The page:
for tol in tols:

simply iterates over values 0.1, 0.01, 0.001, 0.0001, 0.00001 and 0.000001 and calls the function run_sim with a different tolerance value in every iteration of the for-loop.

Once the program has finished, we have data files bar_0.000001_dat.ndt, bar_0.000010_dat.ndt, ... and bar_0.100000_dat.ndt that can be analysed and plotted in the usual way.

We show a plot of the x, y and z components of the magnetisation against time (as in Example 2: Computing the time development of a system) for each of the tolerance values. The run with tol=1e-6 is the most accurate, and the corresponding black line has been tagged with little + characters.


We can see that curves seem to coincide (at this scale) apart from the red tol=1e-1 curve which deviates somewhat. We zoom in to region between 1.2e-10 seconds and 2e-10 seconds and focus on the lowers curves in the main plot:


The better resolution reveals that there is a clear deviation of the various curves: the red (0.1), indigo (0.01) and yellow (1e-3) curves approach the black (1e-6) curve in this order. The blue (1e-4) and green (1e-5) curves appear to coincide with the black reference curve.

Another zoom at the z-component of the magnetisation towards the end of the simulated time interval (time>1.8e-10 seconds) shows that the less accurate curves (red, and then indigo and yellow) show a large amount of jitter (although following the reference curve on average).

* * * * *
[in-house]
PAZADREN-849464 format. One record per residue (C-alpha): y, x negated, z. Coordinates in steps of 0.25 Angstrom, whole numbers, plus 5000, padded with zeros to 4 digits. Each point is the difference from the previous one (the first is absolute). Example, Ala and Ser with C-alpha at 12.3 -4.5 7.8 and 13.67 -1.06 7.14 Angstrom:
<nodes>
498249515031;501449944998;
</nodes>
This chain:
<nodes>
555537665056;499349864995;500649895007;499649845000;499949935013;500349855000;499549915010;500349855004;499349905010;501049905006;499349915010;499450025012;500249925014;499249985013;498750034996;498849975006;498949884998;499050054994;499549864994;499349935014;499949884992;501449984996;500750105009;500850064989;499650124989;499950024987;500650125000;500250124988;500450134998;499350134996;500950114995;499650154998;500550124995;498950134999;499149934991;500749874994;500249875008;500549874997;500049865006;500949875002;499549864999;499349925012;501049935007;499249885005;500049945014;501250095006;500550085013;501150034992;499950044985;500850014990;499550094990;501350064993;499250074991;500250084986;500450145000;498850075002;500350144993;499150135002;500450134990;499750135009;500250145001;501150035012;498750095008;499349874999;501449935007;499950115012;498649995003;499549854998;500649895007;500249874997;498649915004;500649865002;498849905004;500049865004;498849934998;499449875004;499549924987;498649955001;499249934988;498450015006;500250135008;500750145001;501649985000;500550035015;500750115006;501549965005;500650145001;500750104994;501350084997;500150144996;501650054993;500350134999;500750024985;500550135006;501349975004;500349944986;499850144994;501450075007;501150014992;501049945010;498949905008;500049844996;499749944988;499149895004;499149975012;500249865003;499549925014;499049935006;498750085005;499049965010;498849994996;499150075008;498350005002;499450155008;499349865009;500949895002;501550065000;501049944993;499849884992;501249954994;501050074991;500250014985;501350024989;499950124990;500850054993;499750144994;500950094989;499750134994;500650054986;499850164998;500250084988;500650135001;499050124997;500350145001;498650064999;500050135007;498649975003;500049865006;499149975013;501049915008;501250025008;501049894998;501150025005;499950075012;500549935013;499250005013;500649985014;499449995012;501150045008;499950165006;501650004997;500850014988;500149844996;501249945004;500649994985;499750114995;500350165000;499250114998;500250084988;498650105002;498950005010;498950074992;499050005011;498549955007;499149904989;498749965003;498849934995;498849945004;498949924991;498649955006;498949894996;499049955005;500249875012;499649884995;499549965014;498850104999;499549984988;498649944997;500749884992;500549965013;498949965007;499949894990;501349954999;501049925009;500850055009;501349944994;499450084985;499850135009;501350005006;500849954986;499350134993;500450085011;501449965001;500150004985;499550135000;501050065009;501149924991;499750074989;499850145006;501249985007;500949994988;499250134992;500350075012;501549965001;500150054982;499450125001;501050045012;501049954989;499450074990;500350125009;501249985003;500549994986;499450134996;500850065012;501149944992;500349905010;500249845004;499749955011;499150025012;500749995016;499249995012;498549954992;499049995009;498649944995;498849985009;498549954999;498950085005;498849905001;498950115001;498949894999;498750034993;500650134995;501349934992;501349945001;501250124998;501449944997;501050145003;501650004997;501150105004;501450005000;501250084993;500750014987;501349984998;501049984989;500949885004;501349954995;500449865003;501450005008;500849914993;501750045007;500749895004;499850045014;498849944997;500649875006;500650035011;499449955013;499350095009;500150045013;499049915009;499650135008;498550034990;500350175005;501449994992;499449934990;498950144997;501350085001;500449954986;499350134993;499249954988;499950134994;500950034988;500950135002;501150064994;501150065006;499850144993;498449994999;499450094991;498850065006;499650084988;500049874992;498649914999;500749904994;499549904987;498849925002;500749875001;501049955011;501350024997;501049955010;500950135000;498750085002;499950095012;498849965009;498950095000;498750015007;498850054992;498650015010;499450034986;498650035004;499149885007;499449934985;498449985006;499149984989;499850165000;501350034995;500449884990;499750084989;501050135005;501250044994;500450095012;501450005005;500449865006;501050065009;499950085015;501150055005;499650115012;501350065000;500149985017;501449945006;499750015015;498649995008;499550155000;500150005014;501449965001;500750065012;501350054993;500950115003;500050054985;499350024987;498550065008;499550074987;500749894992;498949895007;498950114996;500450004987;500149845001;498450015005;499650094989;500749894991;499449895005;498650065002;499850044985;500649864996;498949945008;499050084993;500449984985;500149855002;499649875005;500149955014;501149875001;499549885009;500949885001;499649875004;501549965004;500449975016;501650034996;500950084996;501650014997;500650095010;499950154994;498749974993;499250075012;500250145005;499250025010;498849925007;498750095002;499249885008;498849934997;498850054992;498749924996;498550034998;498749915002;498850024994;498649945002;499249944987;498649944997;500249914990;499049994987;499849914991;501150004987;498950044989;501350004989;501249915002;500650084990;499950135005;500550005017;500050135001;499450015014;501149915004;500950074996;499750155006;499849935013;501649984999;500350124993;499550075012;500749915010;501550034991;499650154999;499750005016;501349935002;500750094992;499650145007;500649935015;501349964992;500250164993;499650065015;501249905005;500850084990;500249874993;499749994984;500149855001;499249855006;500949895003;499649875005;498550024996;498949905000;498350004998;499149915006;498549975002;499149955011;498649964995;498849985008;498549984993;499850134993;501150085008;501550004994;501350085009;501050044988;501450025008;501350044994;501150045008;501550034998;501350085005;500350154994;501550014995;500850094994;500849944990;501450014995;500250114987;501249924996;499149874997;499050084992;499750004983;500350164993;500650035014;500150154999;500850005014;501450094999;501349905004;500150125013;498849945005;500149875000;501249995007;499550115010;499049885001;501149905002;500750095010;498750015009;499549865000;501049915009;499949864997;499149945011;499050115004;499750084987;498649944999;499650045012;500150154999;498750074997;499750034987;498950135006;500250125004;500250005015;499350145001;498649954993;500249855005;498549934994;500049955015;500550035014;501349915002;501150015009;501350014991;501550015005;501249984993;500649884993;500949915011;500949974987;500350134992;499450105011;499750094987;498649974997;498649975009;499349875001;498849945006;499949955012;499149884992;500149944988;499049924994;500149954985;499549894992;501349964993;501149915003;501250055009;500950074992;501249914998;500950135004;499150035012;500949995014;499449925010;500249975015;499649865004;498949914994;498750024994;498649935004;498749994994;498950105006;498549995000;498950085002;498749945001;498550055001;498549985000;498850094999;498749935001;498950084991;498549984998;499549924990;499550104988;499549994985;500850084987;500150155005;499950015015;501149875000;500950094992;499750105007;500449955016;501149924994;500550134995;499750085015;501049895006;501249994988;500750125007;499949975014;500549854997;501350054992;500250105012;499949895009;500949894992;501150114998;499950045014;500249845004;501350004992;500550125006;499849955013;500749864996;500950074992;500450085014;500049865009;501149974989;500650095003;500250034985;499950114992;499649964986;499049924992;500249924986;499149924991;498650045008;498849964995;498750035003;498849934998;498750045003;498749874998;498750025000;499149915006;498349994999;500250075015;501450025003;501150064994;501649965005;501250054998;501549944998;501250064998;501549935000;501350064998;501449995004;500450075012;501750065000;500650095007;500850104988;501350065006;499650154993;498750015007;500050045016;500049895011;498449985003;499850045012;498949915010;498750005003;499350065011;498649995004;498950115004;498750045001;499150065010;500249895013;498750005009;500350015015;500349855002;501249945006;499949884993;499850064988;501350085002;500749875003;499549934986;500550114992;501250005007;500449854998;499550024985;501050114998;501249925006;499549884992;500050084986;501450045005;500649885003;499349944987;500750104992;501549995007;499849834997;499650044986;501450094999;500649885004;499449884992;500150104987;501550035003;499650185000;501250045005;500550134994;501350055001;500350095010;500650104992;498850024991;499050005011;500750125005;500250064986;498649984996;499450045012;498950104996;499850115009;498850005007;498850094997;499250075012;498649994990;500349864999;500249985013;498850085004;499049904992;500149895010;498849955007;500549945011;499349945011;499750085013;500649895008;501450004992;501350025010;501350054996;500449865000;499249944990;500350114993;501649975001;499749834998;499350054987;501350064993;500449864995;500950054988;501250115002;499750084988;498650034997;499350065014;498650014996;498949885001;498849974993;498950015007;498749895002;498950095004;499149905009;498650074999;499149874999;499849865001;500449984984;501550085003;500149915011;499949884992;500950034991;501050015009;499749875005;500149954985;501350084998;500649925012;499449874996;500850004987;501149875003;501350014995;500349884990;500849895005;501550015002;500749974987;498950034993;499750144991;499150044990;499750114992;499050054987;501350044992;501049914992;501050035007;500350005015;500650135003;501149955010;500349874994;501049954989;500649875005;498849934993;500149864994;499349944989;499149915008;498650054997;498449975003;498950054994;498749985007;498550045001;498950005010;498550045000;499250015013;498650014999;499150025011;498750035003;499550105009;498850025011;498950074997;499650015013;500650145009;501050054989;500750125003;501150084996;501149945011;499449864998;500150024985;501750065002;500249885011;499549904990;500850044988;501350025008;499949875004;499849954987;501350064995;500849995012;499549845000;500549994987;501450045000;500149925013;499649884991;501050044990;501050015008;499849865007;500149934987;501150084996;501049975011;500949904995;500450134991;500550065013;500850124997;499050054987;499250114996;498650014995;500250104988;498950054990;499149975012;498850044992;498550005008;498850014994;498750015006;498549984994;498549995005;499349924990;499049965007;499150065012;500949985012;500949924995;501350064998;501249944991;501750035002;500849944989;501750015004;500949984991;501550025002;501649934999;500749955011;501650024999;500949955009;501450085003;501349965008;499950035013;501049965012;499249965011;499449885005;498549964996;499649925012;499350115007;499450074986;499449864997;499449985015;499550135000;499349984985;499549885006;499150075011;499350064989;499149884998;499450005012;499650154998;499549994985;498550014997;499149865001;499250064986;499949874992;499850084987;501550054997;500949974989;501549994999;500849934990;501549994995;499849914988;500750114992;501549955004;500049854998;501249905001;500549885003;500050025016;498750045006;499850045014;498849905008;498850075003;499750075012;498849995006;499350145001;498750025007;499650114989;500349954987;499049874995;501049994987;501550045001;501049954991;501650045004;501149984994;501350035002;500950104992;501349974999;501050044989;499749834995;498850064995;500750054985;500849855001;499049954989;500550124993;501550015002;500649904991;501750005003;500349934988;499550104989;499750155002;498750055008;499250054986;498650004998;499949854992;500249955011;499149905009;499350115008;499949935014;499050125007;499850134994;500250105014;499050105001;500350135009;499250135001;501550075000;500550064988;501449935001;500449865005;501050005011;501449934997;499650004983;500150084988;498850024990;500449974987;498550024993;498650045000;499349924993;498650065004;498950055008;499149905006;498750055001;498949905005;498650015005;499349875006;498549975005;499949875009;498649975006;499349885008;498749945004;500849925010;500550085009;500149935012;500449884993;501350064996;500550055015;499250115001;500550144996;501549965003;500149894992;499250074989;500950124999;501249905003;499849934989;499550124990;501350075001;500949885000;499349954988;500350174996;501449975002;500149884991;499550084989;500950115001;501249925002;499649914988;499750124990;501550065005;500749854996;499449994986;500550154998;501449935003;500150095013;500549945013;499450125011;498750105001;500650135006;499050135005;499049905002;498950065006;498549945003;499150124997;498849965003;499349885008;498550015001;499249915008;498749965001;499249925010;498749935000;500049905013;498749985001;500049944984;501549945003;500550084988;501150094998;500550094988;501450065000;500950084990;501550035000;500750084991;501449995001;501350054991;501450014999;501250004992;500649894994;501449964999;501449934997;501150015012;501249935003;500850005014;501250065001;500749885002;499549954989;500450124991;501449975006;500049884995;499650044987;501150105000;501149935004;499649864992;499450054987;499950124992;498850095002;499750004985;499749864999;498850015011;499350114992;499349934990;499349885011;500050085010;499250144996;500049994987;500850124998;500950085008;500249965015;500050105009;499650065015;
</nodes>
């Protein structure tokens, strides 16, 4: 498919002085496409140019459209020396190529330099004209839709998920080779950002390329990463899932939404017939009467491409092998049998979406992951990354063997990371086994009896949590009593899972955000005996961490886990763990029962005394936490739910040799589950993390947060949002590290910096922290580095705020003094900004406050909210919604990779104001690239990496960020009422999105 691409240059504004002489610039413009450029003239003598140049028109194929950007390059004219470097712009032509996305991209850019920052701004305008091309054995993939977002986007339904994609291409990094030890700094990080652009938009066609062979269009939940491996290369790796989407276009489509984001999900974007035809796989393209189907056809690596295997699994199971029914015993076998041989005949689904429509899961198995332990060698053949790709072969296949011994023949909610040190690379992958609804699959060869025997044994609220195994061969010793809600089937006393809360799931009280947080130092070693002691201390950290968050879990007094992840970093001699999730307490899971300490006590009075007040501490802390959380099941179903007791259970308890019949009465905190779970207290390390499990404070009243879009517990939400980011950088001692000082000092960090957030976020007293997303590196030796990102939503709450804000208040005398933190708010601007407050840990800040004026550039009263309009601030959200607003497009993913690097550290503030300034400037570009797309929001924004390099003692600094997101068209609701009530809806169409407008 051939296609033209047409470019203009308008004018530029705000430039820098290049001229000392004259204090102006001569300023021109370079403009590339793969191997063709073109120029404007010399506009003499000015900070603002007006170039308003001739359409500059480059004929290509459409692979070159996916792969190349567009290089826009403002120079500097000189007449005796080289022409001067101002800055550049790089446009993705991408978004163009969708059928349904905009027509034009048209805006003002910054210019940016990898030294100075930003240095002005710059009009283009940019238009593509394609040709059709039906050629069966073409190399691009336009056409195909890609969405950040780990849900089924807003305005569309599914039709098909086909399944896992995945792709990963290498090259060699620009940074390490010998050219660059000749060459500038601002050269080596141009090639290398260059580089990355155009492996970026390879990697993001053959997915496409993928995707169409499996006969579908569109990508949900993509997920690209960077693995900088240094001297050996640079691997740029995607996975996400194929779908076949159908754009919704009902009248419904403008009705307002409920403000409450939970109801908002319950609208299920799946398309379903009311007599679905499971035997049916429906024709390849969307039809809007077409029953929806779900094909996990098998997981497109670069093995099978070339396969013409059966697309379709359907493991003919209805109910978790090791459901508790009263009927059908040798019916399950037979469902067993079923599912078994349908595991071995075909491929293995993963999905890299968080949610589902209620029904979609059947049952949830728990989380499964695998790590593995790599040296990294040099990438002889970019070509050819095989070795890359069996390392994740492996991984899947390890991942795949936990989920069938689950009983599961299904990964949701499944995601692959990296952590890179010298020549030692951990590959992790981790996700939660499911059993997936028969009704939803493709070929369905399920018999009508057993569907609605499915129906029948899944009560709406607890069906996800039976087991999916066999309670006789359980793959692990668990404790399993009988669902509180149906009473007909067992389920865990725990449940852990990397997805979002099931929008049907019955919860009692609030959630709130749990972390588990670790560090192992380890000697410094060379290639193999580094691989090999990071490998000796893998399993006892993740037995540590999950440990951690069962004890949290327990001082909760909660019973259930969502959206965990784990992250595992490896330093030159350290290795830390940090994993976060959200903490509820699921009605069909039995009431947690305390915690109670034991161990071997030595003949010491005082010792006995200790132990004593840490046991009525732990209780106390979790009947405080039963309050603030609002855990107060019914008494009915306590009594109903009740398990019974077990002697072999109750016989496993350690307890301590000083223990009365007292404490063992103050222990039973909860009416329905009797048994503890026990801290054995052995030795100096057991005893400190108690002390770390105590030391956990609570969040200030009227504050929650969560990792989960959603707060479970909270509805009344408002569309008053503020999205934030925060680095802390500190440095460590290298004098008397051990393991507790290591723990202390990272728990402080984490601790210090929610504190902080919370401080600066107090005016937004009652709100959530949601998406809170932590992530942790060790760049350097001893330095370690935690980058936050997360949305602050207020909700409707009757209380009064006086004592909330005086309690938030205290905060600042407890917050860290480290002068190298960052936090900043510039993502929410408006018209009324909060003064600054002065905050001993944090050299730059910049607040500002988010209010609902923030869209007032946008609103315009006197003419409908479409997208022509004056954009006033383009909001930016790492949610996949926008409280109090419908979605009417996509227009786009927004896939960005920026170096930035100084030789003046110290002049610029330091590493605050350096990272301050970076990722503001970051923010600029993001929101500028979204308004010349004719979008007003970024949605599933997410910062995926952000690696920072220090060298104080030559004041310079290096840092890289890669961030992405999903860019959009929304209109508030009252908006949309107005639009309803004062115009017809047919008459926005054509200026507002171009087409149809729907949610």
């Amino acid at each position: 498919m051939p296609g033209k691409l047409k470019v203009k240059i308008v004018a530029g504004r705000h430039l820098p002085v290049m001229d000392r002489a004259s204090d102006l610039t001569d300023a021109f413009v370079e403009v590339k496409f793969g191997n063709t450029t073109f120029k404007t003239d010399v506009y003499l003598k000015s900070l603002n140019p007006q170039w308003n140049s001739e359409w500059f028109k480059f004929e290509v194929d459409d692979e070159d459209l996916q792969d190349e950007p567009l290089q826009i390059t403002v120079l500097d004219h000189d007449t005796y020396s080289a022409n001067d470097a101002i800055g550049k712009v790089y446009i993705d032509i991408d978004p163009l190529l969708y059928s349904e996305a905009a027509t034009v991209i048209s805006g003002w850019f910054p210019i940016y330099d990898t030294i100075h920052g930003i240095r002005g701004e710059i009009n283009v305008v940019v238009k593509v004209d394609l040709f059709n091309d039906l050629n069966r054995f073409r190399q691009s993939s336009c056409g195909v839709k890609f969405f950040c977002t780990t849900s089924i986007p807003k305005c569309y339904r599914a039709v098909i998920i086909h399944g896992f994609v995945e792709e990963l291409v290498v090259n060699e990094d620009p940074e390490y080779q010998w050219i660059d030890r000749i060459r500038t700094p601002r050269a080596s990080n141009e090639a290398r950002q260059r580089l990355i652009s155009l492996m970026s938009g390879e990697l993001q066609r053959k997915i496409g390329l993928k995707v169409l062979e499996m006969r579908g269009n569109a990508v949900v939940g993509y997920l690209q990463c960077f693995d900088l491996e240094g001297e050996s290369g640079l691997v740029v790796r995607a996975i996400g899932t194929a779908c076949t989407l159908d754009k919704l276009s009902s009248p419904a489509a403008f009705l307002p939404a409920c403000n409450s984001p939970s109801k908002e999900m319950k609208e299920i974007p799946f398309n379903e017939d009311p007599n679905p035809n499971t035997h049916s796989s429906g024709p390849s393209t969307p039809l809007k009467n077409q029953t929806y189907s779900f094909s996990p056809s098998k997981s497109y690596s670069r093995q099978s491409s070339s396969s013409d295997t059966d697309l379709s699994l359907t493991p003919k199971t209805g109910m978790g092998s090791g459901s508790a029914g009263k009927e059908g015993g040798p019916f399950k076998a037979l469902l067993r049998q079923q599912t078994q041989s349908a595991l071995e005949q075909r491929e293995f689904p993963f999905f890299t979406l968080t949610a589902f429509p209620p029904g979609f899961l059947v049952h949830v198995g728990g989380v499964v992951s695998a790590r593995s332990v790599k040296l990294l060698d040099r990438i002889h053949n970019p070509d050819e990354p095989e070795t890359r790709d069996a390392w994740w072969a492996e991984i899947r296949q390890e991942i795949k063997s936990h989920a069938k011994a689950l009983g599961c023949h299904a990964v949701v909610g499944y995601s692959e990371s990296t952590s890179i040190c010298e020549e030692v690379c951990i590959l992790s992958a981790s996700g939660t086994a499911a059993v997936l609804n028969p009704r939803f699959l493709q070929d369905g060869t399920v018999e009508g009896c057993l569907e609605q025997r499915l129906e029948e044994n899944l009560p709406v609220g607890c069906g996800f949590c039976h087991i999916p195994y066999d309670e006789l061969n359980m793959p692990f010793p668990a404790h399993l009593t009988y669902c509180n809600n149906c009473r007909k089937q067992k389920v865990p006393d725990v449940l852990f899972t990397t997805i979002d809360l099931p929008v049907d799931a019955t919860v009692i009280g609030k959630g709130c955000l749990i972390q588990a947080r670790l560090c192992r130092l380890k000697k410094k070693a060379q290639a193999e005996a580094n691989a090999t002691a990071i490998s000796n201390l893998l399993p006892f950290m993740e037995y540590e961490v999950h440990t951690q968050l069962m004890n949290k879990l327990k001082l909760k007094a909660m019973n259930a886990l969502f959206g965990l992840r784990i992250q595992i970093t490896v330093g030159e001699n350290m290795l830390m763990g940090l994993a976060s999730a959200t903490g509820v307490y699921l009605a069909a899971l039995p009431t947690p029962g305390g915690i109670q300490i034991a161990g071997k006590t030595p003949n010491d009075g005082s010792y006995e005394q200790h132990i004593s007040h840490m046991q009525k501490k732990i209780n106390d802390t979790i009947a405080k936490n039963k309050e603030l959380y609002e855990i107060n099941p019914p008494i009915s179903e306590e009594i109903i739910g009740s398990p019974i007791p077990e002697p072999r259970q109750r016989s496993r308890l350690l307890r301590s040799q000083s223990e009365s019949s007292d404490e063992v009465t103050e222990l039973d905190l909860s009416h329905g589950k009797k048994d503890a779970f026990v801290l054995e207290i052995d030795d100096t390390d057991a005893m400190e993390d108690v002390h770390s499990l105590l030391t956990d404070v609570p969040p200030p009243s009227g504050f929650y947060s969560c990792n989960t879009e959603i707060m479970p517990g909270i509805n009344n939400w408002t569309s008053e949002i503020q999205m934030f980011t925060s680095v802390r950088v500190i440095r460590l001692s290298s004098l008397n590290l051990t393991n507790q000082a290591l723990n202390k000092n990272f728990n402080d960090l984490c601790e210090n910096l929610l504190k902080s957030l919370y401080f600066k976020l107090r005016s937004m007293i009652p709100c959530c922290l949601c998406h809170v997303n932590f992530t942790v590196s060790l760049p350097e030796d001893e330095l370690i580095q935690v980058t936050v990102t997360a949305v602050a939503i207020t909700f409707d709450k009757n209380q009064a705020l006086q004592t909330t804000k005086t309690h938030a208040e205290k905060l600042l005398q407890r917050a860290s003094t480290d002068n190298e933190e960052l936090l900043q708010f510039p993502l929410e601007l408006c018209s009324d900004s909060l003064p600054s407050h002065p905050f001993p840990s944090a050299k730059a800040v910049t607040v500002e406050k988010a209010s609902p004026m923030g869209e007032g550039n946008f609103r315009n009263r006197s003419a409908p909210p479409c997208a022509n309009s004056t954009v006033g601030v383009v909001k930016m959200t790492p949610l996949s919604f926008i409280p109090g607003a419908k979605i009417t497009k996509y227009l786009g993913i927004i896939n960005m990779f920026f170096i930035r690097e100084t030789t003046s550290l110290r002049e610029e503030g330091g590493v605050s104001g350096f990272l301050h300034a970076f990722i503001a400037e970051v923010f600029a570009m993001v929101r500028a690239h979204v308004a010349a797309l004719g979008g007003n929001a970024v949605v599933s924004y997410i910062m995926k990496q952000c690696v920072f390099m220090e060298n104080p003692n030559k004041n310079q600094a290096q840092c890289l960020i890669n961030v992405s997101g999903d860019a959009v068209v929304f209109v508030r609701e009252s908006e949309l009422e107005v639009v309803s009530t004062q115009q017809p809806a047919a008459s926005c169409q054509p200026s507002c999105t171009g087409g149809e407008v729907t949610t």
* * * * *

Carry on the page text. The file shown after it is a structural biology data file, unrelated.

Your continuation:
We conclude that we should use a tolerance of at most 1e-3 for this simulation; better 1e-4 or smaller.

In simulation work, we are of course interested to get the most accurate simulation results. However, in reality this is conflicting with the increased run time that is associated with more accurate simulations. In this example, we have written some performance data into resultssummary.txt. Reformatted, postprocessed and the rows re-ordered, this is the data complete with table headings:

========== ========== ============== =====================
       tol      steps   CPU time (s) CPU time per step (s)
========== ========== ============== =====================